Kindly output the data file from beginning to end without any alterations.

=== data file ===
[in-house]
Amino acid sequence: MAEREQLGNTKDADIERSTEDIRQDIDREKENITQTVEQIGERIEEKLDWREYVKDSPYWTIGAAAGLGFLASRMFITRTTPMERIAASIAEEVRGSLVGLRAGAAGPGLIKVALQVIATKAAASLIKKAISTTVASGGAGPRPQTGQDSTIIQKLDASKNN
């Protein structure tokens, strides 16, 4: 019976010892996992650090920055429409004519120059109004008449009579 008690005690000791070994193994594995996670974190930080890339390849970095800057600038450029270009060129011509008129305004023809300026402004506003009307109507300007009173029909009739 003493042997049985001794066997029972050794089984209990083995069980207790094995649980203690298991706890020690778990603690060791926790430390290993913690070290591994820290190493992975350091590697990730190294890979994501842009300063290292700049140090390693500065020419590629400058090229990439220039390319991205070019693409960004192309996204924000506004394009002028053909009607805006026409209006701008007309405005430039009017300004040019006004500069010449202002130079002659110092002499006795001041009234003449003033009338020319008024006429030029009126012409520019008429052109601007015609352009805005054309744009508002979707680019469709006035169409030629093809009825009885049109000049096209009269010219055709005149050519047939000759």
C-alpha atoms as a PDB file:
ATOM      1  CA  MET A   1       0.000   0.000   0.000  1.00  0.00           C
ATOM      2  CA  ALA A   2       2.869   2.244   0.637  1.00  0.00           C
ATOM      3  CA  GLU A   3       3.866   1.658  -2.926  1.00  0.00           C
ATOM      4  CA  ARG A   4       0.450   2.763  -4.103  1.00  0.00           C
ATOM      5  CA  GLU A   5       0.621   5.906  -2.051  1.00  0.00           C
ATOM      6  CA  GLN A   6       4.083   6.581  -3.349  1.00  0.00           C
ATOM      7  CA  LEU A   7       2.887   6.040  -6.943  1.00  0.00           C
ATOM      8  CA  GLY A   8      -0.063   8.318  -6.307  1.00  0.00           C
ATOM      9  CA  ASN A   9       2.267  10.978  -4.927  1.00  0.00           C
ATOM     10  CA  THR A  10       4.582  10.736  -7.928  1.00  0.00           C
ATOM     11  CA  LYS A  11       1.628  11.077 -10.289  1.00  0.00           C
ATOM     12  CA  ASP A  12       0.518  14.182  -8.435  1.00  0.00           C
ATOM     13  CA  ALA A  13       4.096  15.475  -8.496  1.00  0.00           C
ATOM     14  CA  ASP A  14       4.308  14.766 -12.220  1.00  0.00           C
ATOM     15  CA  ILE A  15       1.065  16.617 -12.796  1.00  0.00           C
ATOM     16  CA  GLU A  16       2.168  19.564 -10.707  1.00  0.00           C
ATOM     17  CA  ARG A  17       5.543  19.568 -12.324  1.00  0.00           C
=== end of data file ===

[in-house]
Amino acid sequence: MAEREQLGNTKDADIERSTEDIRQDIDREKENITQTVEQIGERIEEKLDWREYVKDSPYWTIGAAAGLGFLASRMFITRTTPMERIAASIAEEVRGSLVGLRAGAAGPGLIKVALQVIATKAAASLIKKAISTTVASGGAGPRPQTGQDSTIIQKLDASKNN
């Protein structure tokens, strides 16, 4: 019976010892996992650090920055429409004519120059109004008449009579 008690005690000791070994193994594995996670974190930080890339390849970095800057600038450029270009060129011509008129305004023809300026402004506003009307109507300007009173029909009739 003493042997049985001794066997029972050794089984209990083995069980207790094995649980203690298991706890020690778990603690060791926790430390290993913690070290591994820290190493992975350091590697990730190294890979994501842009300063290292700049140090390693500065020419590629400058090229990439220039390319991205070019693409960004192309996204924000506004394009002028053909009607805006026409209006701008007309405005430039009017300004040019006004500069010449202002130079002659110092002499006795001041009234003449003033009338020319008024006429030029009126012409520019008429052109601007015609352009805005054309744009508002979707680019469709006035169409030629093809009825009885049109000049096209009269010219055709005149050519047939000759």
C-alpha atoms as a PDB file:
ATOM      1  CA  MET A   1       0.000   0.000   0.000  1.00  0.00           C
ATOM      2  CA  ALA A   2       2.869   2.244   0.637  1.00  0.00           C
ATOM      3  CA  GLU A   3       3.866   1.658  -2.926  1.00  0.00           C
ATOM      4  CA  ARG A   4       0.450   2.763  -4.103  1.00  0.00           C
ATOM      5  CA  GLU A   5       0.621   5.906  -2.051  1.00  0.00           C
ATOM      6  CA  GLN A   6       4.083   6.581  -3.349  1.00  0.00           C
ATOM      7  CA  LEU A   7       2.887   6.040  -6.943  1.00  0.00           C
ATOM      8  CA  GLY A   8      -0.063   8.318  -6.307  1.00  0.00           C
ATOM      9  CA  ASN A   9       2.267  10.978  -4.927  1.00  0.00           C
ATOM     10  CA  THR A  10       4.582  10.736  -7.928  1.00  0.00           C
ATOM     11  CA  LYS A  11       1.628  11.077 -10.289  1.00  0.00           C
ATOM     12  CA  ASP A  12       0.518  14.182  -8.435  1.00  0.00           C
ATOM     13  CA  ALA A  13       4.096  15.475  -8.496  1.00  0.00           C
ATOM     14  CA  ASP A  14       4.308  14.766 -12.220  1.00  0.00           C
ATOM     15  CA  ILE A  15       1.065  16.617 -12.796  1.00  0.00           C
ATOM     16  CA  GLU A  16       2.168  19.564 -10.707  1.00  0.00           C
ATOM     17  CA  ARG A  17       5.543  19.568 -12.324  1.00  0.00           C